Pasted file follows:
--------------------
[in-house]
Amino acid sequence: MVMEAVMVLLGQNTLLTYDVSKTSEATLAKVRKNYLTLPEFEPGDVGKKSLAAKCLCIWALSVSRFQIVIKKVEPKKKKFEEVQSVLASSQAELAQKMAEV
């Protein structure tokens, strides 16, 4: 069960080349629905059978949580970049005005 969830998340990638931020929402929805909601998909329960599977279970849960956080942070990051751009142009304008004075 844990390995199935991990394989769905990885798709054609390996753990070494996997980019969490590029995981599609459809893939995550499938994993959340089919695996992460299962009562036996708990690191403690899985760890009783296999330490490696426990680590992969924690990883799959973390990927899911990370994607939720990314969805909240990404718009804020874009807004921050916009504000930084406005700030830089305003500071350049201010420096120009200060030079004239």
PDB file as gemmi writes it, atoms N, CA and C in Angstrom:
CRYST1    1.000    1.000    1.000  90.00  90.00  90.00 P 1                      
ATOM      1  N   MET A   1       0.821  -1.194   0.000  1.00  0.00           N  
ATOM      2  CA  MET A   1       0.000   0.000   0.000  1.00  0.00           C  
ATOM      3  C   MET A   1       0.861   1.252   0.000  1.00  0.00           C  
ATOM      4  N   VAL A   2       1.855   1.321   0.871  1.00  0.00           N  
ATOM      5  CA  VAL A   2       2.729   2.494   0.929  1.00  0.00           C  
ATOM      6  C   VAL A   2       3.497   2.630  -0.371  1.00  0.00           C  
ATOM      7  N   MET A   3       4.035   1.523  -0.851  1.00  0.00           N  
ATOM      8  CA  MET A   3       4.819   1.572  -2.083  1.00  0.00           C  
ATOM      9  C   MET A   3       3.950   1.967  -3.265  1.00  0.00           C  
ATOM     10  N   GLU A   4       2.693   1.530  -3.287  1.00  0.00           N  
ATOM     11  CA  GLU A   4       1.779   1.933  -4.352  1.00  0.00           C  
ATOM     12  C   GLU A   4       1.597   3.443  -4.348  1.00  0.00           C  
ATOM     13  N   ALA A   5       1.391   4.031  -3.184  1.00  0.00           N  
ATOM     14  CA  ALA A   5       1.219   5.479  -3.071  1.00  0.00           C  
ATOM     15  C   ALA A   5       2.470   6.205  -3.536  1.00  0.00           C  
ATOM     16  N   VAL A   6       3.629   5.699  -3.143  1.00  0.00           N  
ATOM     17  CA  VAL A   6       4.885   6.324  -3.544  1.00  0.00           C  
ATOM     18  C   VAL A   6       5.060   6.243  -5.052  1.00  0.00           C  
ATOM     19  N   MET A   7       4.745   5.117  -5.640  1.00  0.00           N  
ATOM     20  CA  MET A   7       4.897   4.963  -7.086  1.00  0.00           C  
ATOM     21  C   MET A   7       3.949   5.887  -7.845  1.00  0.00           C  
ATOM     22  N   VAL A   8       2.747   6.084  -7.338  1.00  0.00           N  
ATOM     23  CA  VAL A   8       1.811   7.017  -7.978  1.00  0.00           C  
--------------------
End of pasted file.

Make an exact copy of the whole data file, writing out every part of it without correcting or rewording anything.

[in-house]
Amino acid sequence: MVMEAVMVLLGQNTLLTYDVSKTSEATLAKVRKNYLTLPEFEPGDVGKKSLAAKCLCIWALSVSRFQIVIKKVEPKKKKFEEVQSVLASSQAELAQKMAEV
């Protein structure tokens, strides 16, 4: 069960080349629905059978949580970049005005 969830998340990638931020929402929805909601998909329960599977279970849960956080942070990051751009142009304008004075 844990390995199935991990394989769905990885798709054609390996753990070494996997980019969490590029995981599609459809893939995550499938994993959340089919695996992460299962009562036996708990690191403690899985760890009783296999330490490696426990680590992969924690990883799959973390990927899911990370994607939720990314969805909240990404718009804020874009807004921050916009504000930084406005700030830089305003500071350049201010420096120009200060030079004239």
PDB file as gemmi writes it, atoms N, CA and C in Angstrom:
CRYST1    1.000    1.000    1.000  90.00  90.00  90.00 P 1                      
ATOM      1  N   MET A   1       0.821  -1.194   0.000  1.00  0.00           N  
ATOM      2  CA  MET A   1       0.000   0.000   0.000  1.00  0.00           C  
ATOM      3  C   MET A   1       0.861   1.252   0.000  1.00  0.00           C  
ATOM      4  N   VAL A   2       1.855   1.321   0.871  1.00  0.00           N  
ATOM      5  CA  VAL A   2       2.729   2.494   0.929  1.00  0.00           C  
ATOM      6  C   VAL A   2       3.497   2.630  -0.371  1.00  0.00           C  
ATOM      7  N   MET A   3       4.035   1.523  -0.851  1.00  0.00           N  
ATOM      8  CA  MET A   3       4.819   1.572  -2.083  1.00  0.00           C  
ATOM      9  C   MET A   3       3.950   1.967  -3.265  1.00  0.00           C  
ATOM     10  N   GLU A   4       2.693   1.530  -3.287  1.00  0.00           N  
ATOM     11  CA  GLU A   4       1.779   1.933  -4.352  1.00  0.00           C  
ATOM     12  C   GLU A   4       1.597   3.443  -4.348  1.00  0.00           C  
ATOM     13  N   ALA A   5       1.391   4.031  -3.184  1.00  0.00           N  
ATOM     14  CA  ALA A   5       1.219   5.479  -3.071  1.00  0.00           C  
ATOM     15  C   ALA A   5       2.470   6.205  -3.536  1.00  0.00           C  
ATOM     16  N   VAL A   6       3.629   5.699  -3.143  1.00  0.00           N  
ATOM     17  CA  VAL A   6       4.885   6.324  -3.544  1.00  0.00           C  
ATOM     18  C   VAL A   6       5.060   6.243  -5.052  1.00  0.00           C  
ATOM     19  N   MET A   7       4.745   5.117  -5.640  1.00  0.00           N  
ATOM     20  CA  MET A   7       4.897   4.963  -7.086  1.00  0.00           C  
ATOM     21  C   MET A   7       3.949   5.887  -7.845  1.00  0.00           C  
ATOM     22  N   VAL A   8       2.747   6.084  -7.338  1.00  0.00           N  
ATOM     23  CA  VAL A   8       1.811   7.017  -7.978  1.00  0.00           C  